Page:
Jared Kushner’s team of advisers and lawyers wanted to leak information to a news outlet about the now-infamous June 2016 Trump Tower meeting with a group of Russians, an idea that was eventually overridden by President Trump.
But information about the meeting — including emails in Kushner’s possession — were eventually leaked to The New York Times, raising questions about whether the Kushner team followed through with their initial plan.
The Washington Post reported details of Kushner’s deliberations on Monday:
Hope Hicks, the White House director of strategic communications and one of the president’s most trusted and loyal aides, and Josh Raffel, a White House spokesman who works closely with Kushner and Ivanka Trump, huddled with Kushner’s lawyers, and they advocated for a more transparent approach, according to people with knowledge of the conversations.
In one scenario, these people said, Kushner’s team talked about sharing everything, including the contents of the emails, with a mainstream news organization. (emphasis added)
The biggest revelation in The Post report is that President Trump dictated a statement issued by his son Donald Trump Jr. regarding the June 9, 2016 meeting. In the statement, Trump Jr. said that the meeting, which was attended by Kushner, Paul Manafort, a Russian lawyer and several others, concerned the issue of U.S. adoptions of Russian children.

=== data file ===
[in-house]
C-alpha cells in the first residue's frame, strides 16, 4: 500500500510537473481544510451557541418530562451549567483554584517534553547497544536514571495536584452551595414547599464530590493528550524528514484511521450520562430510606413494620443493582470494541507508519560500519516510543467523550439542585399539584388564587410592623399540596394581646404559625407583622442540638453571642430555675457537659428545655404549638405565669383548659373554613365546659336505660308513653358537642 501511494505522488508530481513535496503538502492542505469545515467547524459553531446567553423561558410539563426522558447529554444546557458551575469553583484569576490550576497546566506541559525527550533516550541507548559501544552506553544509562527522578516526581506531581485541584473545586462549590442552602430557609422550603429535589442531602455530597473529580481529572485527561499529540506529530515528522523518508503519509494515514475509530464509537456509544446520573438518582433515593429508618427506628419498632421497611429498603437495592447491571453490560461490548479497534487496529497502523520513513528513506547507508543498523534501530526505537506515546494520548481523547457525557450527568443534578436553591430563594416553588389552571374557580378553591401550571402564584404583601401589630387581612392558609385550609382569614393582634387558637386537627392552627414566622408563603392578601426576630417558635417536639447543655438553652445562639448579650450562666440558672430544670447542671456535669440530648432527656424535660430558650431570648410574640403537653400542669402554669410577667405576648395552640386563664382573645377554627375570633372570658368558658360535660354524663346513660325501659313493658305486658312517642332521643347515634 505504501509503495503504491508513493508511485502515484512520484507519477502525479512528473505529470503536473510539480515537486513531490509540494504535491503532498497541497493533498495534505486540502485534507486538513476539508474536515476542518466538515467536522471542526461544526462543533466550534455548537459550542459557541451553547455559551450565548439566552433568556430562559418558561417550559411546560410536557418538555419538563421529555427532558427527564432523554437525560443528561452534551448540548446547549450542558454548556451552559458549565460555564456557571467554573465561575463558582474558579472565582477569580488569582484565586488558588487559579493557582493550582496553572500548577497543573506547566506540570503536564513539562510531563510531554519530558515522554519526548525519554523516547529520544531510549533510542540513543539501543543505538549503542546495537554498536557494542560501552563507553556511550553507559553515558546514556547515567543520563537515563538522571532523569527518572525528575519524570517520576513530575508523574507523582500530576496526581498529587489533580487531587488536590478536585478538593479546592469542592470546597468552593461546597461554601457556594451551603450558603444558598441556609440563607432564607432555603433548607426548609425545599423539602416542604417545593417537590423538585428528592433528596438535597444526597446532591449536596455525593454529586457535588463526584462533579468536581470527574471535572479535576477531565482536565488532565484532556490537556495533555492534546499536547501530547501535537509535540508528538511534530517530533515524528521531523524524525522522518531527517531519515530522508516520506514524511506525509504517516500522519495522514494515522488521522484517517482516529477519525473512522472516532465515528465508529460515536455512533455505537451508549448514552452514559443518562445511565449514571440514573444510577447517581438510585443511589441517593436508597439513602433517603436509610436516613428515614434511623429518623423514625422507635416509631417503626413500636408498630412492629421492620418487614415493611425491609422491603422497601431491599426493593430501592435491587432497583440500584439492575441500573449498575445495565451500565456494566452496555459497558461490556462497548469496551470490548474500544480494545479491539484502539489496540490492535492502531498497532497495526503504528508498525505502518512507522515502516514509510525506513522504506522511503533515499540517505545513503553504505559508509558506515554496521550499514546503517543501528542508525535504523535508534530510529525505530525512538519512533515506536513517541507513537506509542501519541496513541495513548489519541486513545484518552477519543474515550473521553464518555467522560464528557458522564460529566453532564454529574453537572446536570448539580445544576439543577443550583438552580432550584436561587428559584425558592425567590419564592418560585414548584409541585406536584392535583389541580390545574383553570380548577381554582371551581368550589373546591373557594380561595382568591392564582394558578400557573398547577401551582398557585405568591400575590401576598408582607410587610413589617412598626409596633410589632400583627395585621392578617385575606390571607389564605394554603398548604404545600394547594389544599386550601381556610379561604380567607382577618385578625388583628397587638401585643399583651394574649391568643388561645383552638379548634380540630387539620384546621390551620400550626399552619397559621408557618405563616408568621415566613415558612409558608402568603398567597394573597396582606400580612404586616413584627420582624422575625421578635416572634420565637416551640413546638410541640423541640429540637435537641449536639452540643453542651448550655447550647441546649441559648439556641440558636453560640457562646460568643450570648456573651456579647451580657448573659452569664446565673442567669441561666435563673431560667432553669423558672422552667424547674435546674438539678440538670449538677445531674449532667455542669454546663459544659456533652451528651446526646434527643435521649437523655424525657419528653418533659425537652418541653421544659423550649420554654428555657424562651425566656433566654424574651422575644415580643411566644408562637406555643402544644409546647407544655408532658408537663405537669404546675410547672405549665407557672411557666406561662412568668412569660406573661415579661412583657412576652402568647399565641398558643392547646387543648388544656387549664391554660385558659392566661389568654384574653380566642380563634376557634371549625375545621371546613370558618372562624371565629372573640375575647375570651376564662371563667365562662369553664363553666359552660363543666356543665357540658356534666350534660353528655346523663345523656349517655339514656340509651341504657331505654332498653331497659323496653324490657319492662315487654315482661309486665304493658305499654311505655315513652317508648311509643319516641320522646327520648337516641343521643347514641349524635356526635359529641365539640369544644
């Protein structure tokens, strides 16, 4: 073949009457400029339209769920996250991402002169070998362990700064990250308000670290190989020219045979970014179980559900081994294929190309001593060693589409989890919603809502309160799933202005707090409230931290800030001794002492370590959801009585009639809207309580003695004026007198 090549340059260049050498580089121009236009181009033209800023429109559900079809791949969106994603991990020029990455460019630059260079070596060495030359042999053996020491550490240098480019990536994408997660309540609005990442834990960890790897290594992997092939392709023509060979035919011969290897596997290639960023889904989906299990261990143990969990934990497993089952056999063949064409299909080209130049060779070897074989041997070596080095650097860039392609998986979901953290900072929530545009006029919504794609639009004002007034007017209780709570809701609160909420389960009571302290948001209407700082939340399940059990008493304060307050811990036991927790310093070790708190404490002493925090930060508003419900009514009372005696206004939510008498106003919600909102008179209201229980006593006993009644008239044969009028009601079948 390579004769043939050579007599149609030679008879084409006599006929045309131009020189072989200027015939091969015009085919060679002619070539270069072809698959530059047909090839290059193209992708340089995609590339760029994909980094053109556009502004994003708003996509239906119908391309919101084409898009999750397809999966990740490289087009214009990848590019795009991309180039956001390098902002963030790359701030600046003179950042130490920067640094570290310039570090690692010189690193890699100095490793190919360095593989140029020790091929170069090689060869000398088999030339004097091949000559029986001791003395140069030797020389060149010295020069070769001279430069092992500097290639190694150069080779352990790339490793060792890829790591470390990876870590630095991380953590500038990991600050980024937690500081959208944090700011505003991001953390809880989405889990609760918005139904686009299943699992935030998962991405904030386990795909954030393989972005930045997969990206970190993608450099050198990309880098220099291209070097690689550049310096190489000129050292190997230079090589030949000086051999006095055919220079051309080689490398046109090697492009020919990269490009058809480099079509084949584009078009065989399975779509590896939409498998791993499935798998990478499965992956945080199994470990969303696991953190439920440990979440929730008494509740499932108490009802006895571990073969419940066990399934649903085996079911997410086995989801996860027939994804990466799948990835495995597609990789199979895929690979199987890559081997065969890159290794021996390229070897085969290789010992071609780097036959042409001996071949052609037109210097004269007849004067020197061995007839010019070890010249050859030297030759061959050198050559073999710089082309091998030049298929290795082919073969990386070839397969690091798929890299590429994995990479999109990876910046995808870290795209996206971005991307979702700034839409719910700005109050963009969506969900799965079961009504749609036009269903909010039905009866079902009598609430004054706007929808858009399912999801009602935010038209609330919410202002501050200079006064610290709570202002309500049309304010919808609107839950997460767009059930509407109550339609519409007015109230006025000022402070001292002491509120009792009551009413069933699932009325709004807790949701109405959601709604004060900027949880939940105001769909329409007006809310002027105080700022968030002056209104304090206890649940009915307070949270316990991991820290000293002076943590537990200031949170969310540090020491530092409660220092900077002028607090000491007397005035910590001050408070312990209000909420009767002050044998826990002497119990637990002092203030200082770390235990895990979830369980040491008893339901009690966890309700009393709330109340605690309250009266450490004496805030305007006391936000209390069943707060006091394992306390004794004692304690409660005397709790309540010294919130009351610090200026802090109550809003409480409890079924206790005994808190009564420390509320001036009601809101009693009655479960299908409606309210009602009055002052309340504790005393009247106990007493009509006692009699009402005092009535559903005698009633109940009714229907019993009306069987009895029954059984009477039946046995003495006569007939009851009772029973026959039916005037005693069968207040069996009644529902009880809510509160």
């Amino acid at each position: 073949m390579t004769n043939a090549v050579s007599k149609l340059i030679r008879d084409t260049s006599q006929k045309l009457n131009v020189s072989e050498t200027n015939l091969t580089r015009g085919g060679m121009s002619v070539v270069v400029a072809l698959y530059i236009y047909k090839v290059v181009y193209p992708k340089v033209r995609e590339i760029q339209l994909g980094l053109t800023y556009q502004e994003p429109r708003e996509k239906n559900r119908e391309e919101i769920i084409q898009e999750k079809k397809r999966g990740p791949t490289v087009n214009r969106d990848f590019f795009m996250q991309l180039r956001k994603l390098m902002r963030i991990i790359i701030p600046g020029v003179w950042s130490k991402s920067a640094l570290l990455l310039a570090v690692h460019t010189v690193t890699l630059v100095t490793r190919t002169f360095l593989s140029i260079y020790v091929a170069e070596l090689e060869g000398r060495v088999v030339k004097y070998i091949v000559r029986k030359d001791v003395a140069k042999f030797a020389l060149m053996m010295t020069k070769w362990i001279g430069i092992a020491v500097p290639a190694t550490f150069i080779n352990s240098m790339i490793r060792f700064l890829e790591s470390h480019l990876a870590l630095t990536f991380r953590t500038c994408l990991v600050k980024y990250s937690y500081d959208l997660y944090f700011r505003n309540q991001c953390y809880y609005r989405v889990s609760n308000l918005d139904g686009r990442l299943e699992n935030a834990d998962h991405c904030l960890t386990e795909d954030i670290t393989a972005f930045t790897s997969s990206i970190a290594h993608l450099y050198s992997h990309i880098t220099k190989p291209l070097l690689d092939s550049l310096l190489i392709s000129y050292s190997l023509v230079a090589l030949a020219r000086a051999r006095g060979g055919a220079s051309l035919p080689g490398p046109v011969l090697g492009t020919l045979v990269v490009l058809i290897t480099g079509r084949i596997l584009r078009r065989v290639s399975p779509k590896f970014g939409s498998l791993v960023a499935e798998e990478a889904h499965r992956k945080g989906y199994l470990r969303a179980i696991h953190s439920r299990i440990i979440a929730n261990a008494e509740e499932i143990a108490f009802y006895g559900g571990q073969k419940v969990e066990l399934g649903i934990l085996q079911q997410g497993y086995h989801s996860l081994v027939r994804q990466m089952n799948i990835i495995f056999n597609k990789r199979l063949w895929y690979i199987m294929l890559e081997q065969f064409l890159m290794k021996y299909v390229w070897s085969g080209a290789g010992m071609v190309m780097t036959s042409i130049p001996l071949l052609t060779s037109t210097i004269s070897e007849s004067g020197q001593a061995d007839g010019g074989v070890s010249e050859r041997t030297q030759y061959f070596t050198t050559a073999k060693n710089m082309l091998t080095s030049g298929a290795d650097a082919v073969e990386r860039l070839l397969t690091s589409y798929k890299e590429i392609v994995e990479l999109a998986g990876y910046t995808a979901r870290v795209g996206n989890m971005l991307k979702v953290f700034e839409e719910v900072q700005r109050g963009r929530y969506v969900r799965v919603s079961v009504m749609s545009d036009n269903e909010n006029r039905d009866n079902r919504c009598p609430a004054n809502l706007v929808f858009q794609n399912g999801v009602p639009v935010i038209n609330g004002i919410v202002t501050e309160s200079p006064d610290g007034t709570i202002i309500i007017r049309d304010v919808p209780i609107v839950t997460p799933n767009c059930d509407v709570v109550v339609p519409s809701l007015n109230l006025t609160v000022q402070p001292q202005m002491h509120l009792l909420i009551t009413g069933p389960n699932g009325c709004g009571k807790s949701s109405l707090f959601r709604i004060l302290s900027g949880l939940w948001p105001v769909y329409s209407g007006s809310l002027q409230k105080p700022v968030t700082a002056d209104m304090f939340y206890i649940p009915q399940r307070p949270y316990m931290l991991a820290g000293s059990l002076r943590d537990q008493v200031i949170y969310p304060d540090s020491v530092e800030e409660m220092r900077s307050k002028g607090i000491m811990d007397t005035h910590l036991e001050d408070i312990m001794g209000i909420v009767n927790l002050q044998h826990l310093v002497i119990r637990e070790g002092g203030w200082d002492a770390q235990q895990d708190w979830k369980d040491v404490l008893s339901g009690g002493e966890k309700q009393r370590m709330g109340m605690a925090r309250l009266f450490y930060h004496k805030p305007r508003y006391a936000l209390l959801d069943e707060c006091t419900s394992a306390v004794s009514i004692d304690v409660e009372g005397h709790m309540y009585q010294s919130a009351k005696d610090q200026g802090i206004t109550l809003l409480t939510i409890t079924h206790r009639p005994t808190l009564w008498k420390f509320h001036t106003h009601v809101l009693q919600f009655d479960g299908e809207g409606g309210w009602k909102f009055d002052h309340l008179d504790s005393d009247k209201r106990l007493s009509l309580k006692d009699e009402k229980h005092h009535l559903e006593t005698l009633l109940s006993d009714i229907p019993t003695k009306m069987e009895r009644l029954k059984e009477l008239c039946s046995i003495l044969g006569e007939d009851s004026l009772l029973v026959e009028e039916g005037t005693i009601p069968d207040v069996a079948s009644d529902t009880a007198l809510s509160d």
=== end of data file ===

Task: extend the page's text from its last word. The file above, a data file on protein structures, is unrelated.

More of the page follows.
But it came to light over the next several days that Trump Jr. accepted the meeting after being offered — through email — derogatory information about Hillary Clinton.
Trump Jr. was forced to revise his statement about the meeting by acknowledging that he was offered research on Clinton. He also pre-emptively released emails in which he arranged the meeting — and which he forwarded to Kushner and Manafort — after he was informed that The Times planned to release the documents.
How The Times obtained the emails — as well as how it first caught wind of the Trump Tower meeting story — has remained a mystery.
Speculation has swirled about who would have leaked the documents. Given his and President Trump’s initial misleading statements about the meeting, Trump Jr. and his legal team were not the likely culprits.
Manafort has been floated as the suspected leaker. Federal investigators have also been blamed, though it is not certain that they had possession of the email chain. Kushner has also been suspected, and The Post’s reporting that his team considered leaking raises the odds that he was the leaker.
Raffel, the spokesman for Kushner who discussed the transparency strategy, did not immediately respond to an email seeking comment.